Use today's poem, "The Fall of the House of Usher," by Reed Whittemore, as your inspiration for this week's prompt.
This prompt has two parts. Feel free to do just one.
Part One: Choose a well-known piece of literature or a movie and summarize it in a poem.
Part Two: Use a sonnet form for your summary poem.
Whittemore used the Italian sonnet form (also called Petrarchan) for his rhyme scheme and the stanza form of English sonnets (also called Shakespearean sonnets). His sonnet has a tail (also called a coda), an extra line at the end. Unlike more formal sonnets with a coda, Whittemore's coda is just five words. The most obvious way this sonnet differs from most sonnets is its lack of a strict meter (most often iambic pentameter), or even consistent syllables in each line. This poem has 14 lines (plus the tail) and a volta (the change in tone or a turn in thought), two characteristics of traditional sonnets.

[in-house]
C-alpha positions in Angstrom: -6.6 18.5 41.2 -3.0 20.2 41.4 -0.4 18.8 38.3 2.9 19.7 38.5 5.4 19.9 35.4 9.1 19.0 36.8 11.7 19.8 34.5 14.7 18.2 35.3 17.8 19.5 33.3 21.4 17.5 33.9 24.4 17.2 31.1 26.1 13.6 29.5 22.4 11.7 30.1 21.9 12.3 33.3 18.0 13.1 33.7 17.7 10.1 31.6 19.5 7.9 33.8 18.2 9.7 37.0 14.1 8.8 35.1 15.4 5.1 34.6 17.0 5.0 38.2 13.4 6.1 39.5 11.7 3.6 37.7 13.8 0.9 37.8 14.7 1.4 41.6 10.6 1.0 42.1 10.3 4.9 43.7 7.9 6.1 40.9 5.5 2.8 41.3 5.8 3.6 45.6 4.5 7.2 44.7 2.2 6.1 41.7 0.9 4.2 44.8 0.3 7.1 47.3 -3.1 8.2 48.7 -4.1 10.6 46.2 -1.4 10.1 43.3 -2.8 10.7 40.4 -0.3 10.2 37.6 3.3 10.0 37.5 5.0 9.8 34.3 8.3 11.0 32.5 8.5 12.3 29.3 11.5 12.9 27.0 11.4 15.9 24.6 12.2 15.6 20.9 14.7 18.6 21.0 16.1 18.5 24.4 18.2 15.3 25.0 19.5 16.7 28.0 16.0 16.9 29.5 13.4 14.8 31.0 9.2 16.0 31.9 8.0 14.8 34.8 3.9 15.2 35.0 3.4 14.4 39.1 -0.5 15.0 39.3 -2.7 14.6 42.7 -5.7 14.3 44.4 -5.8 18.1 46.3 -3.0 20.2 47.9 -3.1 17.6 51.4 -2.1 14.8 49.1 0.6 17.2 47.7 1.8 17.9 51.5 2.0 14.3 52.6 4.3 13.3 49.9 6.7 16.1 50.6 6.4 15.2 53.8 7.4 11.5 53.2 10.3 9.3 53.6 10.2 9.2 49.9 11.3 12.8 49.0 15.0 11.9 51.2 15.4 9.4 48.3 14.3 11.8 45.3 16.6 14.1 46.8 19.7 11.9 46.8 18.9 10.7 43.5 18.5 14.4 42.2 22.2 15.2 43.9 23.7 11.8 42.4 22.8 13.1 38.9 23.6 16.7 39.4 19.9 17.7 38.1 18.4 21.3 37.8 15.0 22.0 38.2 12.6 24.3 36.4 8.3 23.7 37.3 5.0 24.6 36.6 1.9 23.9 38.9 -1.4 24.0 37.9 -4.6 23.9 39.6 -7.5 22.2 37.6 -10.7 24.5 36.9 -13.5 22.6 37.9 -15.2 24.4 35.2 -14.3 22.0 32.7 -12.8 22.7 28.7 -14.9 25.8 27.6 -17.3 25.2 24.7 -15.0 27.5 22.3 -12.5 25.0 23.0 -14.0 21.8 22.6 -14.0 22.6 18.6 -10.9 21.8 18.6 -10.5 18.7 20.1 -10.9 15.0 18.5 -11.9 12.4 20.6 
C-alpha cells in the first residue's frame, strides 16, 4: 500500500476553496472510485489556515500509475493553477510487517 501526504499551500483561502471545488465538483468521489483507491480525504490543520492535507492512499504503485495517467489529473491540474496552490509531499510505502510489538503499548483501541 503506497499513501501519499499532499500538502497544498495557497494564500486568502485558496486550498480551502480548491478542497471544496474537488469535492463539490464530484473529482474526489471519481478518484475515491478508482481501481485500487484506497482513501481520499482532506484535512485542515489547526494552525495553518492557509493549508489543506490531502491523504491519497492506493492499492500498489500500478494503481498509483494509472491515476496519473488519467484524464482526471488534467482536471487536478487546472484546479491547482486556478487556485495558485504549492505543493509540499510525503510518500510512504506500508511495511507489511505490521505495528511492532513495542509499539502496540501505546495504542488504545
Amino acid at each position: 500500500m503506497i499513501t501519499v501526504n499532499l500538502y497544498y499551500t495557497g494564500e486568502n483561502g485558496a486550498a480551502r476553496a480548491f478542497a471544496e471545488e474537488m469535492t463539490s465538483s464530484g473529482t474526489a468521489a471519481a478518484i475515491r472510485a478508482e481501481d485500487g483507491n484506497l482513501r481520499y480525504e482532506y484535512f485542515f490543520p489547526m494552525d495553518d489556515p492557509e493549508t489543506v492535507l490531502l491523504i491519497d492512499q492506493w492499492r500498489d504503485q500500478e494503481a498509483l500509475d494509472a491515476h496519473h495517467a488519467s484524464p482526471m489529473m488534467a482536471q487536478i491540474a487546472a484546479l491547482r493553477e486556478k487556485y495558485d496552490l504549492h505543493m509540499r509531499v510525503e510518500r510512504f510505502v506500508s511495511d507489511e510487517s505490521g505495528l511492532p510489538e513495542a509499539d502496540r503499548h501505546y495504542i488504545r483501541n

Italian Sonnet Rhyme Scheme: ABBAABBA CDCDCD or CDECDE
English Sonnet Rhyme Scheme: ABAB CDCD EFEF GG
Curtal Sonnet Rhyme Scheme: ABC ABC DBCDC
Spenserian Sonnet Rhyme Scheme: ABAB BCBC CDCD EE
Whittemore's poem both summarizes the Poe short story perfectly, while also making us laugh. Part of the humor comes from the rhythm of the poem, which does not follow a discernible pattern. Of course, summarizing something famous usually becomes funny naturally, so don't stress too much about making your poem humorous.
You can also do what Whittemore did, and take bits and pieces from different sonnet forms. There are a lot of sonnet forms and lots of poets creating neo-sonnets all the time.
Sonnets are hard to resist, so jump in and have fun!